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PINTURA AL OLEO

Homesteading. There's something new in the air at NASA.

Based on a fresh look at the future of aviation – as well as global trends in technology, the environment and economics – the agency's aeronautical innovators have chartered a new strategic vision for its aviation research programs. The updated vision is designed to ensure that through NASA's aeronautical research the United States will maintain its leadership in the sky and sustain aviation so that it remains a key economic driver and cultural touchstone for the nation. The new vision also embraces a future where global trends combine with emerging technologies to transform flight around the world into something unimagined today. This artist's concept shows a Super Venus planet on the left, and a Super Earth on the right.

Image credit: NASA/JPL-Caltech/Ames There is only one planet we know of, so far, that is drenched with life. That planet is Earth, as you may have guessed, and it has all the right conditions for critters to thrive on its surface. Do other planets beyond our solar system, called exoplanets, also host life forms? Astronomers still don't know the answer, but they search for potentially habitable planets using a handful of criteria.

NASA's Kepler mission is helping scientists in the quest to find these worlds, sometimes called Goldilocks planets after the fairy tale because they orbit where conditions are "just right" for life. An important part of this research is the continuing investigation into exactly where a star's habitable zone starts and stops. That perfect Goldilocks planet within the zone wouldn't necessarily be home to any furry creatures. In this artist's rendering of GRB 130925A, a sheath of hot, X-ray-emitting gas (red) surrounds a particle jet (white) blasting through the star's surface at nearly the speed of light.

The source may have been a metal-poor blue supergiant, an important proxy for the universe's first stars. Credits: NASA/Swift/A. Simonnet, Sonoma State Univ. Astronomers analyzing a long-lasting blast of high-energy light observed in 2013 report finding features strikingly similar to those expected from an explosion from the universe's earliest stars.

If this interpretation is correct, the outburst validates ideas about a recently identified class of gamma-ray burst and serves as a stand-in for what future observatories may see as the last acts of the first stars. Gamma-ray bursts (GRBs) are the most luminous explosions in the universe. Shortly after 12:11 a.m. Credits: NASA's Goddard Space Flight Center/S. Astronomers have observed thousands of GRBs over the past five decades. Related Links. Astronomers studying two classes of black-hole-powered galaxies monitored by NASA's Fermi Gamma-ray Space Telescope have found evidence that they represent different sides of the same cosmic coin.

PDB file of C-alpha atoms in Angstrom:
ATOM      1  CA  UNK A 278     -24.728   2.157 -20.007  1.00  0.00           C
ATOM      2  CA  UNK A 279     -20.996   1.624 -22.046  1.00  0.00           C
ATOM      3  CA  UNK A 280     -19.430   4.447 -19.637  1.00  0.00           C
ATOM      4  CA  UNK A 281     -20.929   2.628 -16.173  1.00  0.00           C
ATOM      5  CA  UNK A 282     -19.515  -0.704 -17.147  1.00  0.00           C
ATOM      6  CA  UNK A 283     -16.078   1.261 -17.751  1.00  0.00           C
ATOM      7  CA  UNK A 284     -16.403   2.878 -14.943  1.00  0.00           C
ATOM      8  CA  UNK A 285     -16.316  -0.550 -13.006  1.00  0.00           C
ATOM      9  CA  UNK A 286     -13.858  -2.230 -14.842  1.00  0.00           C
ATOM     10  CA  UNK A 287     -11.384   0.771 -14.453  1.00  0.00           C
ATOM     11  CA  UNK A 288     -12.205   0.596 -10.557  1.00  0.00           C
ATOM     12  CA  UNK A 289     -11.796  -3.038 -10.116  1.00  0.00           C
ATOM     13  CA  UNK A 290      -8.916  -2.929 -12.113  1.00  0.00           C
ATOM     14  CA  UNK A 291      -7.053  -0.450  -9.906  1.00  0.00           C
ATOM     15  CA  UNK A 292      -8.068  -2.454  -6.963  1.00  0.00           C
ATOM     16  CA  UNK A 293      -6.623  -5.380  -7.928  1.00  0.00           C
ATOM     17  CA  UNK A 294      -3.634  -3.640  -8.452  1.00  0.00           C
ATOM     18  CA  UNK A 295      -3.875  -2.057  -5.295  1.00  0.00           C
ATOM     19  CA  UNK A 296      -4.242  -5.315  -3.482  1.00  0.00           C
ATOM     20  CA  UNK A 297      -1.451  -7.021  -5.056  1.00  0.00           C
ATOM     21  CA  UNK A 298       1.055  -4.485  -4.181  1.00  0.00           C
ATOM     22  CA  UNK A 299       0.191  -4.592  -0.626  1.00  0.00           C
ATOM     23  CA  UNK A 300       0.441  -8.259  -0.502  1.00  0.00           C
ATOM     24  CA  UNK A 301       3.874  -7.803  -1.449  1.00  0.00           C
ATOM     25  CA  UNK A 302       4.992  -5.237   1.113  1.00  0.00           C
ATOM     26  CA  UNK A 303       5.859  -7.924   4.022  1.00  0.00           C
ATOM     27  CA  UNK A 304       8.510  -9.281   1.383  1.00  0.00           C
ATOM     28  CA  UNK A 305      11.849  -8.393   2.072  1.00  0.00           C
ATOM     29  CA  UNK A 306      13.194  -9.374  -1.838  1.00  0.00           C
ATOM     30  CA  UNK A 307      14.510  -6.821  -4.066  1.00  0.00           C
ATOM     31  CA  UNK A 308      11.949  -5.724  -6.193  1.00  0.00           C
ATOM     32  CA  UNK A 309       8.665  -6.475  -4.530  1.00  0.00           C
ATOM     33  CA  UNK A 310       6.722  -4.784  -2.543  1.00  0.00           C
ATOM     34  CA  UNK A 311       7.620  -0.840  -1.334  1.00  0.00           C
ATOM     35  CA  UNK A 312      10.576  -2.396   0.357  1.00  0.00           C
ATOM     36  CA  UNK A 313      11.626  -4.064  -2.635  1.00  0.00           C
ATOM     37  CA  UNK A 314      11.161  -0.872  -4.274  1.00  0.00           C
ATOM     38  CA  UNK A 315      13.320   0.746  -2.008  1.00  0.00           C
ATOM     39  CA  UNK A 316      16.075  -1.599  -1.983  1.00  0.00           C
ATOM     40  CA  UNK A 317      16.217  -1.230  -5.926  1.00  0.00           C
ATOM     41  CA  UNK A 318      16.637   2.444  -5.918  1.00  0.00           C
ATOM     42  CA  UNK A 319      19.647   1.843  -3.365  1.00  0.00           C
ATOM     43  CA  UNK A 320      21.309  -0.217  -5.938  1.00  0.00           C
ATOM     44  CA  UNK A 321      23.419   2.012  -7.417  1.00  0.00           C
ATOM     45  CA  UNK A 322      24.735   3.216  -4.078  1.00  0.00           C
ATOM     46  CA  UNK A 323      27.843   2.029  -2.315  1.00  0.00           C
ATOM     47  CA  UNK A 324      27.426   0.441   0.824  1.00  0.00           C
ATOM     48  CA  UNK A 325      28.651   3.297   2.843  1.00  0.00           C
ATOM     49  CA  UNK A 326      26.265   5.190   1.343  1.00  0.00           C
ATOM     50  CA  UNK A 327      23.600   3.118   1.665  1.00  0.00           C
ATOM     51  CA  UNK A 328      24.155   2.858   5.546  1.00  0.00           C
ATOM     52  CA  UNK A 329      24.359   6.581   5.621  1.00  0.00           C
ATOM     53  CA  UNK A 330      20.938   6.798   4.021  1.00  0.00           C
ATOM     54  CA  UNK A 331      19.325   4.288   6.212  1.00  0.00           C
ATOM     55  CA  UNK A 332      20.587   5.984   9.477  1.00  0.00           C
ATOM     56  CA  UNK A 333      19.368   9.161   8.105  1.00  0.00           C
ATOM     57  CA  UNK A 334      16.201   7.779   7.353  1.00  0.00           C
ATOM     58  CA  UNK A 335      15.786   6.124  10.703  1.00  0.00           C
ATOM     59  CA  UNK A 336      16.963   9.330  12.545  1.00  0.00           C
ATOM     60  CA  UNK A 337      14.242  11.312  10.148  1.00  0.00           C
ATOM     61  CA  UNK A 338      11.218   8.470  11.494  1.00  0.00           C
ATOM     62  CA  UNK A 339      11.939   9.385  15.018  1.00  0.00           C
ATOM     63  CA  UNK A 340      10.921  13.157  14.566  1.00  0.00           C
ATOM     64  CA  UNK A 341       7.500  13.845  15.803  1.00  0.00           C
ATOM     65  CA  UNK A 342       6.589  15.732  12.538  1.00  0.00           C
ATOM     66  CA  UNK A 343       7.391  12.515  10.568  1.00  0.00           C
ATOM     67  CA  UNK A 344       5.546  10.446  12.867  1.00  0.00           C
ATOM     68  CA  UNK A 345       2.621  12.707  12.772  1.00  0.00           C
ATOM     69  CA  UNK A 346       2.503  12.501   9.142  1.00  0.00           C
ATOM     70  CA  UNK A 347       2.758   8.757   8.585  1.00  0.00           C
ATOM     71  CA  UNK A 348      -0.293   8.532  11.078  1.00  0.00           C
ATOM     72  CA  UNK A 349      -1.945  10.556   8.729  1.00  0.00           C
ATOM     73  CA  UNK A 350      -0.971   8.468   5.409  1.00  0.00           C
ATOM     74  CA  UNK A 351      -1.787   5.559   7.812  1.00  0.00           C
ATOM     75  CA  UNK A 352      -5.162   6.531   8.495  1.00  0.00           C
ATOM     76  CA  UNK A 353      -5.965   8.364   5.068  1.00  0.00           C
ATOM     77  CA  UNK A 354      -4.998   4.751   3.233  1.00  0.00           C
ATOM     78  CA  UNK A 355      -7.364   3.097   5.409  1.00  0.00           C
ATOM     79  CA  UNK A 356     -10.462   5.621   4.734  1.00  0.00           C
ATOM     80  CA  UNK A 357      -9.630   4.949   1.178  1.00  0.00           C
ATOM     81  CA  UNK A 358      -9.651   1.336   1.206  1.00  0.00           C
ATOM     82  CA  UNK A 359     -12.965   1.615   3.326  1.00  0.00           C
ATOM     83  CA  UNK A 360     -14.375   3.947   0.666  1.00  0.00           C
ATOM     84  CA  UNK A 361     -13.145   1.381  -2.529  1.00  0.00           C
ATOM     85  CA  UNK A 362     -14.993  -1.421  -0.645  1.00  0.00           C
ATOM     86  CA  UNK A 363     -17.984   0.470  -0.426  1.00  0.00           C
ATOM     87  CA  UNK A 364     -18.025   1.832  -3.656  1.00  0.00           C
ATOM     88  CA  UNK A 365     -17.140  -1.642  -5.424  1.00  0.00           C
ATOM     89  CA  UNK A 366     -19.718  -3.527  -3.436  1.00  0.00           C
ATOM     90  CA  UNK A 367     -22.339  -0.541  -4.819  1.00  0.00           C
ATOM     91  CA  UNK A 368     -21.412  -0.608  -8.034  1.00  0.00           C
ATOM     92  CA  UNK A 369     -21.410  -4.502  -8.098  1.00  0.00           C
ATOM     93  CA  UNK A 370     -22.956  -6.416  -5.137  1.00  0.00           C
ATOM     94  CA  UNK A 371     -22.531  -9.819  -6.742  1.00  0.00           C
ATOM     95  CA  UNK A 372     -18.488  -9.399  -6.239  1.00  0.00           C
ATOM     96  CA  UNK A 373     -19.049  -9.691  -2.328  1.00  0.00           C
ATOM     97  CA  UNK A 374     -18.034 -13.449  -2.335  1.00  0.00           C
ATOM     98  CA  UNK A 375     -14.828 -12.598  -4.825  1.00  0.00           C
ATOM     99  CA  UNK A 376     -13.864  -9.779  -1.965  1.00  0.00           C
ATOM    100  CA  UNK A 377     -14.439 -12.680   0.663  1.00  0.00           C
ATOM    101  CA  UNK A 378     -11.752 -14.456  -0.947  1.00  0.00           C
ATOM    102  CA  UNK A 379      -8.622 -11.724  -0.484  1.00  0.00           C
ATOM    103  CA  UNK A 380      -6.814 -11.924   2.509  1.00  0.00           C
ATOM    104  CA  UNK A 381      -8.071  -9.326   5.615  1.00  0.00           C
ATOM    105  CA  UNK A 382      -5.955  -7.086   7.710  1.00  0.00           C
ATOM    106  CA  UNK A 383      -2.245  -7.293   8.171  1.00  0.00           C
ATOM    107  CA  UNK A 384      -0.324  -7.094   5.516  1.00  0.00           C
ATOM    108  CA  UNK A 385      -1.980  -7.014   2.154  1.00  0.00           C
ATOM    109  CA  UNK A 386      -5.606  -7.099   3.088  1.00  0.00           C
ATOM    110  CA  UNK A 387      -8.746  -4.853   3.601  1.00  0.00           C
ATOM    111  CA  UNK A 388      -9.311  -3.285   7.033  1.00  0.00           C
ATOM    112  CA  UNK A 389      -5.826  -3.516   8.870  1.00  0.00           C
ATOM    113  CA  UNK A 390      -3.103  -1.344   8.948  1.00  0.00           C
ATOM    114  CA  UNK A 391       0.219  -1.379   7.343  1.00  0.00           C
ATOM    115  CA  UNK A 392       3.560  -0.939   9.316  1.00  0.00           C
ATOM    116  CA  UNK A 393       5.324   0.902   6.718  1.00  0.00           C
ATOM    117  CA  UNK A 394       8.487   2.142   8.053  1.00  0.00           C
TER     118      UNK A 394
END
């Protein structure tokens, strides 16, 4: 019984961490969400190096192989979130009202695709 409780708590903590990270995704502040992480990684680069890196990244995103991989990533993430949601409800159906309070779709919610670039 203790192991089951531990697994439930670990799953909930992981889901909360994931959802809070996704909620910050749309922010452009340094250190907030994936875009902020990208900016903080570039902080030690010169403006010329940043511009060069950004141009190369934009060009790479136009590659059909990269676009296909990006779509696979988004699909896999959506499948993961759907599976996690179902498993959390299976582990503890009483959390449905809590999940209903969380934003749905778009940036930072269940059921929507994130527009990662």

By unraveling how these objects, called blazars, are distributed throughout the universe, the scientists suggest that apparently distinctive properties defining each class more likely reflect a change in the way the galaxies extract energy from their central black holes. "We can think of one blazar class as a gas-guzzling car and the other as an energy-efficient electric vehicle," said lead researcher Marco Ajello, an astrophysicist at Clemson University in South Carolina. "Our results suggest that we're actually seeing hybrids, which tap into the energy of their black holes in different ways as they age.

" More informations – Price & Shipping fees to mary@unitedguestartists.com The Artist Alain MARY was born in 1947 and lives in Montelimar in his workshop in Dieulefit, Drôme.

Self-taught, he underwent during his studies the influence of his two masters in painting: Robert Louis AMALVY then FALCUCCI. Noticed and winner of numerous national and international exhibitions since 1985, he became a “Chevalier de l’Ordre national du Mérite, membre du “Salon des Armées”, du “Salon des Indépendants” et du “Salon des Artistes Français”. More informations – Price & Shipping fees to lassere@unitedguestartists.com The Artist François LASSERE was born in 1960 in Chamalières, Puy de Dôme.

Autodidact he masters various artistic techniques. For many years, he focused on hyperrealism and awarded the Gold Medal of the “Academy of Rome” in 1998. Then he gave more importance to matter and now concerned with underlining what is extraordinary in ordinary subjects, and invented an artistic trend called “Oppositionism”. More informations – Price & Shipping fees to jamin@unitedguestartists.com.

The Artist Born in 1972 in Valence, just two years before the opening of the workshop and ceramic shop of my parents near Tain l’Hermitage, this was the beginning of a rich emotions and childhood memories… I spent all my time with them, in the studio all was wonder, the smell of clay and enamels… It is through art education, my passion for drawing was born, I admit that since the age of 4 years, it has never left me.

Then I realized with my father technique (Meilleur Ouvrier de France as a potter), I could one day give birth to my own croquis. I forged a creative mindset, the ability to maintain a child in me while serving me this successful technical. What happiness now to realize these artworks for you !